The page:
Keywords: , , , ,
Notables: Animation - P.A. Works
HANAE Natsuki
R1 License - FUNimation
After a certain mishap, the brilliant but socially inept engineer Appare Sorano and the shrewd but cowardly samurai Kosame Isshiki find themselves drifting on a boat from Japan to America. Broke, the two decide to compete in the Trans-America Wild Race to win the prize and return to Japan. The two battle crazy rivals, outlaws, and the great outdoors itself as they race through the wild West from the starting line in Los Angeles to the finish line in New York — in the steam-powered car they built.
(Summary Courtesy of Anime News Network)

TV anime that premiered on April 10, 2020.
Animated by PA Works.
Licensed by Funimation.
OverallArtAnimationCharacter Design MusicSeries StoryEpisode StoryReviewer
Unevaluated Stretch [series:3826#628]
(Two episodes watched):

I had noticed that this show was pretty popular and therefore expected a lot of it--whatever it was about, it would surely be both clever and outrageously funny. But the bizarre race that the episode began with--it reminded me of an old Hanna-Barbera cartoon--was about the last thing I was expecting. Appare is a highly eccentric inventor in Japan in a strange time period that consists of elements of the years between 1870 to 1920. He's fascinated by imported steam engine technology and has apparently invented one which works even if you don't bother to generate any steam. Most people probably won't worry about whether the technology and the dates make sense as much as I do. Appare and his 'caretaker' Samurai Kosuke are forced to flee from the country and wind up in Los Angeles. I am wary of shows with lots of fanciful gadgets and flamboyantly dressed characters; it has been my experience that those are often signs of a lack of depth within the actual characters and the plot. I suspect Appare may not be nearly as colorful as the outfit and makeup he wears. He strikes me as kind of obnoxious--I don't sense any excuses for his trouble-making attitude. If he was being harassed unfairly, just for being unusual, that would be one thing, but he doesn't seem to give a damn about anyone but himself. As a result I sympathize with Kosuke rather than Appare. I suppose the sheer strangeness of the premise will oblige me to watch episode two, but this show will need to provide some sort of engaging conflict in order to keep me interested.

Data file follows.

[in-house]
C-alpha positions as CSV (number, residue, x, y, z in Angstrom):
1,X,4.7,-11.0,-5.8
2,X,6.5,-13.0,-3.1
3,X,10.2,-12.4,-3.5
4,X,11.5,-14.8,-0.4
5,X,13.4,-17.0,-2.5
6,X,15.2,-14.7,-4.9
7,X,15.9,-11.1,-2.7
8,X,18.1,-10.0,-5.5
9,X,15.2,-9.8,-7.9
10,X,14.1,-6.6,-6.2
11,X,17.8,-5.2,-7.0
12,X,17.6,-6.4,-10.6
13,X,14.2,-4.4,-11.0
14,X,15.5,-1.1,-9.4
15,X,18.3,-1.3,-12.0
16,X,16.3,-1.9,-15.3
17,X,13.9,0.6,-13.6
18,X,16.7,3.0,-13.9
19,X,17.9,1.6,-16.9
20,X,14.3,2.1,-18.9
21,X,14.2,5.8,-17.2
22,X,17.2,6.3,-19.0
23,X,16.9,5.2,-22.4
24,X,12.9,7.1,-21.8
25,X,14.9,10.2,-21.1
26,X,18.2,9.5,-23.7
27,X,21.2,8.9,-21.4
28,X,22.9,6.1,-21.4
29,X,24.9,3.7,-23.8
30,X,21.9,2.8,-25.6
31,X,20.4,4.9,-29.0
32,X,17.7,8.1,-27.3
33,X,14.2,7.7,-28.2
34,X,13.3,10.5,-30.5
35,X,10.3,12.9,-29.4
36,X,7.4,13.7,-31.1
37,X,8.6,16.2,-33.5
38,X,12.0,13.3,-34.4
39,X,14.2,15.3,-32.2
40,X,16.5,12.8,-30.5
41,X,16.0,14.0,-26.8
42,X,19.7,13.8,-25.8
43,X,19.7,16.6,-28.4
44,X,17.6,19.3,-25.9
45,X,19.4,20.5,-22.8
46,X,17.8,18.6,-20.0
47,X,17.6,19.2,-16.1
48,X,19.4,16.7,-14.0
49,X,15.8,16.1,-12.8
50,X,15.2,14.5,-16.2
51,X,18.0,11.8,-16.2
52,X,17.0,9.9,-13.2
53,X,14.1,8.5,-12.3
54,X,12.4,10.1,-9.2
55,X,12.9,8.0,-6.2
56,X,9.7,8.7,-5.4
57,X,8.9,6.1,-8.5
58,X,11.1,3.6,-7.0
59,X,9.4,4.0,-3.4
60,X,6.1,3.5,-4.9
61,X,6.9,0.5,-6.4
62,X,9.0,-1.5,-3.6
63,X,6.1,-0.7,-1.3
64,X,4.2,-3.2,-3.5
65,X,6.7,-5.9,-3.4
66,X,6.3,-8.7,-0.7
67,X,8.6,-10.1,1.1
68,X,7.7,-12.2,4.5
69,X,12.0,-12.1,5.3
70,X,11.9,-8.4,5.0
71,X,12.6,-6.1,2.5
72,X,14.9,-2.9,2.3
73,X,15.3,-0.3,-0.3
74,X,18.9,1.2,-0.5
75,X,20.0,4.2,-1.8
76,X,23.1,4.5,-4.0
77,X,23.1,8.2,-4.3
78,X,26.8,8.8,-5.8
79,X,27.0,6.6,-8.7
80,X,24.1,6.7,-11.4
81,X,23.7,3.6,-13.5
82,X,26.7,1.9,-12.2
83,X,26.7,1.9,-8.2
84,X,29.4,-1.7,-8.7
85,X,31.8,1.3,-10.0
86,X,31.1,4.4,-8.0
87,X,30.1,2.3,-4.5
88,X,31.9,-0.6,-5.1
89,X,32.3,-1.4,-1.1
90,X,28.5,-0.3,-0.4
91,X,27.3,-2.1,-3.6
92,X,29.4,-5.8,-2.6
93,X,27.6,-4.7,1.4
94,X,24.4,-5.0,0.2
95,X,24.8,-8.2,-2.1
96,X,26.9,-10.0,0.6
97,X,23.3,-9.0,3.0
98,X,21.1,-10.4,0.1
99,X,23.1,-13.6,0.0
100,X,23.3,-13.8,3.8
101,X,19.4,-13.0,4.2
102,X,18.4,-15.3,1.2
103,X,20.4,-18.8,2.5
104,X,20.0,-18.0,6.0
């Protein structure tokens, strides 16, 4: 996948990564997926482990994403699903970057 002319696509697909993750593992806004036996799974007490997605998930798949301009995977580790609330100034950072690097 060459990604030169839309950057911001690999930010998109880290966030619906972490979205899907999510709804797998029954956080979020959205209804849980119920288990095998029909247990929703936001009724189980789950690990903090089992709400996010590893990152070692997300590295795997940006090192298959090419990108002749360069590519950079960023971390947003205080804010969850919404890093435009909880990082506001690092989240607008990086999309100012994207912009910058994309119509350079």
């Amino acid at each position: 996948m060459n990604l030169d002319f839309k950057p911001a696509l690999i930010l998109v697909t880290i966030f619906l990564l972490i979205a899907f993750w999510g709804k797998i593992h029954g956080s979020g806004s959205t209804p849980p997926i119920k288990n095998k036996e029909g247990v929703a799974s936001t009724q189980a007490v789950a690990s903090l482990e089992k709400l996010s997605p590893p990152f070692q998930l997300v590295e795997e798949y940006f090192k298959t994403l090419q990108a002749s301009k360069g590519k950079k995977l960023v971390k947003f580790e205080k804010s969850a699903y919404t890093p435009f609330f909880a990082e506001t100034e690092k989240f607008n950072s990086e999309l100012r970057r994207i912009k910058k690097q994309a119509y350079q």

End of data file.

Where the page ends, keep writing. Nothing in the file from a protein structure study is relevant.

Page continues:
In episode two the story moves steadily along--Appare and Kosuke need money to return to Japan, they learn about the cross-continent race with a million dollar prize that is planned, and they meet a couple of equally flamboyant characters who will no doubt also be competing. But the story didn't 'grab' me any more than it did in episode one. There are too many unlikely circumstances and coincidences; and the scenes in the OP sequence where swords are more effective than guns did not convince me that this story was going to be particularly plausible (and Appare completely repairs a damaged race car overnight?). While the visuals are very good, in general it seems pretty shallow; completely good guys versus completely bad ones. It almost feels like a children's show. If I don't really care whether Appare and Kosuke win this race and make it back to Japan, and I don't, there's not much point in watching any more.

Last updated Thursday, May 07 2020. Created Saturday, April 25 2020.

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